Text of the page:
Connecting to new or custom Hardware

Like DS-5, Arm Development Studio provides a method to add new hardware target configurations for connection and debug purposes.  Arm Development Studio provides a different way to add hardware configurations to the configuration database.  In DS-5, hardware configurations were added using a separate perspective, Platform Configuration Editor (PCE).  In Arm Development Studio, adding a hardware configuration is part of the new Hardware Connection wizard.

Add a hardware configuration:

  1. Click the New Debug Connection icon in the Debug Control view, in the View Menu listing of the Debug Control view, or at the top of the Development Studio perspective and select Hardware Connection.
  2. Enter a connection name in the Debug connection name field.
  3. Click Next.
  4. Click Add a new platform....

     

    If it is not already present, a configuration database, ExtensionDB, is created automatically to store the new hardware configuration.
  5. Select the appropriate debug adapter connection in the Connection Type drop-down list.
    The Debug Adapter Connection view automatically discovers any debug adapters of the selected type. Unlike DS-5, Arm Development Studio can use ULINK devices for autodetection purposes.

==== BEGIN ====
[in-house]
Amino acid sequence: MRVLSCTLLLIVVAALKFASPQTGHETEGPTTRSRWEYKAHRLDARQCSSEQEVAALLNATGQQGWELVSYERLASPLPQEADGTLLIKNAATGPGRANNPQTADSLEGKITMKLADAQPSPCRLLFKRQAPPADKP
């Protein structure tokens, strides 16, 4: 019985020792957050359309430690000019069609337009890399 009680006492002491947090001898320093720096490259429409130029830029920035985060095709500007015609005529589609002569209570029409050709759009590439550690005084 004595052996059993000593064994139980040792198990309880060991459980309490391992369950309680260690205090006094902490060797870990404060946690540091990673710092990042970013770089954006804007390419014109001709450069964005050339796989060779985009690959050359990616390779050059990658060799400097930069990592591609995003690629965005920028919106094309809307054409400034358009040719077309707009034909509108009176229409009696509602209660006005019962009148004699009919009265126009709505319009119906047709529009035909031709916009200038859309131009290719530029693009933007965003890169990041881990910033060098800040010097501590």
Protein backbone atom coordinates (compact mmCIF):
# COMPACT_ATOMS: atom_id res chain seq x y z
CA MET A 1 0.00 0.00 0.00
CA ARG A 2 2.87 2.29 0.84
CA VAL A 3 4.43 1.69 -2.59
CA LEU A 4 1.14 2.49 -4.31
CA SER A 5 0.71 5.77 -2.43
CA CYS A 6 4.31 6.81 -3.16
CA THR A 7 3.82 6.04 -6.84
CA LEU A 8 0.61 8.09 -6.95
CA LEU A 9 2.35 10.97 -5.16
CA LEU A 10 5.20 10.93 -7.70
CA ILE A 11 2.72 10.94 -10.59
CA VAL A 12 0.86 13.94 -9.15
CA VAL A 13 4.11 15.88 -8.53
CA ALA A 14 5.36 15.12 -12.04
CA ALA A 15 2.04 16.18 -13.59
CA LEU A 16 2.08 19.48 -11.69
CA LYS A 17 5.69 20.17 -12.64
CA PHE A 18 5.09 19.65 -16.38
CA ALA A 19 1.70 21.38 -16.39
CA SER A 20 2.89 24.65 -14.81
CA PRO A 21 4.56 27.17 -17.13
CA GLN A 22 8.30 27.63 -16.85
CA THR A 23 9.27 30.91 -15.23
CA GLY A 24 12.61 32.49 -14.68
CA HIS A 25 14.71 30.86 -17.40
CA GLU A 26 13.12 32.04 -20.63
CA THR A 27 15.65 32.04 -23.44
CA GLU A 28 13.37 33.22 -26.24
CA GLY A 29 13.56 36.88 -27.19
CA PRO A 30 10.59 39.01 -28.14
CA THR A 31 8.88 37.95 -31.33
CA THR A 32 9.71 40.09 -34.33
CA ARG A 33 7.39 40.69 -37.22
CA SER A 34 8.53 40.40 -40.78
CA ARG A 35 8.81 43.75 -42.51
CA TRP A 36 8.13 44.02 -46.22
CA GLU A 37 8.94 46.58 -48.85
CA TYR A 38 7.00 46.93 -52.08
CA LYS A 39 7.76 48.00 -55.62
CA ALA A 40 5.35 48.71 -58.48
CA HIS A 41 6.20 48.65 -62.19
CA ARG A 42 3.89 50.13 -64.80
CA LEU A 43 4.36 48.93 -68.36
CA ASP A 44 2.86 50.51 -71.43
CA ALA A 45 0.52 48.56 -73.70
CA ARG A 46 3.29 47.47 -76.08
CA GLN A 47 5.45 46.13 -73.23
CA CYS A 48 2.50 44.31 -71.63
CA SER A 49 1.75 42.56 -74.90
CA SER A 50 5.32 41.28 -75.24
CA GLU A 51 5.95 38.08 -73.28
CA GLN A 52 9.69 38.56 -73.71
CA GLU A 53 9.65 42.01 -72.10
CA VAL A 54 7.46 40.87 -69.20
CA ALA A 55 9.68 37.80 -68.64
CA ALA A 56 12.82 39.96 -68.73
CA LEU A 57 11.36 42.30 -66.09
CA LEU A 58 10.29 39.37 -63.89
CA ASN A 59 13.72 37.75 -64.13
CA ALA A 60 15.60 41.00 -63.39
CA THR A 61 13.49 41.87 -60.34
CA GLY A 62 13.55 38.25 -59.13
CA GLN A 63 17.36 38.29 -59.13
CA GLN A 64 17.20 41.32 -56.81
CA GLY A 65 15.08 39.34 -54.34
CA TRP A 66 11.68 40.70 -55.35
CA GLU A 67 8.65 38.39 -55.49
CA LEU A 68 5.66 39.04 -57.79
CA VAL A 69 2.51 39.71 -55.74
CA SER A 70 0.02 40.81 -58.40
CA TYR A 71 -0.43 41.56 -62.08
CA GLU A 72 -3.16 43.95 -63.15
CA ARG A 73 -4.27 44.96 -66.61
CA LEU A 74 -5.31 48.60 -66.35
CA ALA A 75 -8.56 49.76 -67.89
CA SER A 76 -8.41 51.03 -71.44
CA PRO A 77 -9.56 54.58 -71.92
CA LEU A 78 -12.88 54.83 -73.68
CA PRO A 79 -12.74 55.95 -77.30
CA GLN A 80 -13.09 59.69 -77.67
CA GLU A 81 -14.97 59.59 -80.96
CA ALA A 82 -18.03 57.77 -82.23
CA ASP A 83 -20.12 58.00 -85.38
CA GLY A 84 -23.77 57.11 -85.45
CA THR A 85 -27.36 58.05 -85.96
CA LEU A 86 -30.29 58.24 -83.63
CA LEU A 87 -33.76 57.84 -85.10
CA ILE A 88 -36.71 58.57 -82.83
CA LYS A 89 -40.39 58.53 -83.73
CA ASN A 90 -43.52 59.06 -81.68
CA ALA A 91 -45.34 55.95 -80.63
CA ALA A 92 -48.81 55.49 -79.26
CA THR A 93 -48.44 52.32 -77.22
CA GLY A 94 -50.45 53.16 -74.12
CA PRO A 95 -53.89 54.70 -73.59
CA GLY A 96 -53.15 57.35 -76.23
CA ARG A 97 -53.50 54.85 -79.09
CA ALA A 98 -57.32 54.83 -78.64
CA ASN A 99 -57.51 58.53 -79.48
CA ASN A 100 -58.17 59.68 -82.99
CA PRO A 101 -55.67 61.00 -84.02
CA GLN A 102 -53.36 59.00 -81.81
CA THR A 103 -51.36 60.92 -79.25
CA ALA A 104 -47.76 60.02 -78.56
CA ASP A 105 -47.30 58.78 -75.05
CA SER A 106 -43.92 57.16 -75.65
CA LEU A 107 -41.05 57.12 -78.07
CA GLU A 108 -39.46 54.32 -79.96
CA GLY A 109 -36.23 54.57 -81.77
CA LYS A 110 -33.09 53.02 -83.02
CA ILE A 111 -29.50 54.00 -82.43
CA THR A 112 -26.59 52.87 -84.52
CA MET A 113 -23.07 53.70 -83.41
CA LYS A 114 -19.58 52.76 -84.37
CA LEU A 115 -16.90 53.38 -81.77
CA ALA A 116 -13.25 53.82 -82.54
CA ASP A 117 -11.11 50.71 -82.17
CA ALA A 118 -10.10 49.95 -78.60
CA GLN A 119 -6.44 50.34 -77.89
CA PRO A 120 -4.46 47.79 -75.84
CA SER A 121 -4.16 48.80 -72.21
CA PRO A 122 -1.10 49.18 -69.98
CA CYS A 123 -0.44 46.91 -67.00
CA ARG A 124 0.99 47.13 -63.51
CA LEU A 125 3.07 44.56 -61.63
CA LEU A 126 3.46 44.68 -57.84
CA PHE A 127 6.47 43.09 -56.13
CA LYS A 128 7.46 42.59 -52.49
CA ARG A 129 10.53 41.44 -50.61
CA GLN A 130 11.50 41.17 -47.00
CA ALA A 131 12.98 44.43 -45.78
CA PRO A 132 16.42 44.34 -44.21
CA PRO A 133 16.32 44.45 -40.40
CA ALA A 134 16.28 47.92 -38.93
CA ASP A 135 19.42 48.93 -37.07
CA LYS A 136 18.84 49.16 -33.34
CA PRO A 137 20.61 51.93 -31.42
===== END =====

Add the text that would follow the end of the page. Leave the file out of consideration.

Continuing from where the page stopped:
If the debug adapter is not discovered, enter the debug adapter connection information in the Connection Address field.

     
  6. Click Next.
    The hardware target autodetection process starts to create a platform configuration for the attached target.
      You may be prompted to update the debug adapter firmware before the autodetection process begins. The debug adapter firmware update process is the same as it is for DS-5.
  7. When the autodetection process completes, choose the type of platform configuration to create.

     

    To exit the Hardware Connection wizard and enter Arm Development Studio's Platform Configuration Editor (PCE) perspective, select the Edit Platform in Arm DS Platform Configuration Editor option. Arm Development Studio's PCE functions the same as DS-5's  PCE.

    Select either the Save a Debug-only Arm DS Platform Configuration or Save a Debug and Trace Arm DS Platform Configuration options to continue using the Hardware Connection wizard. This route is taken for this activity.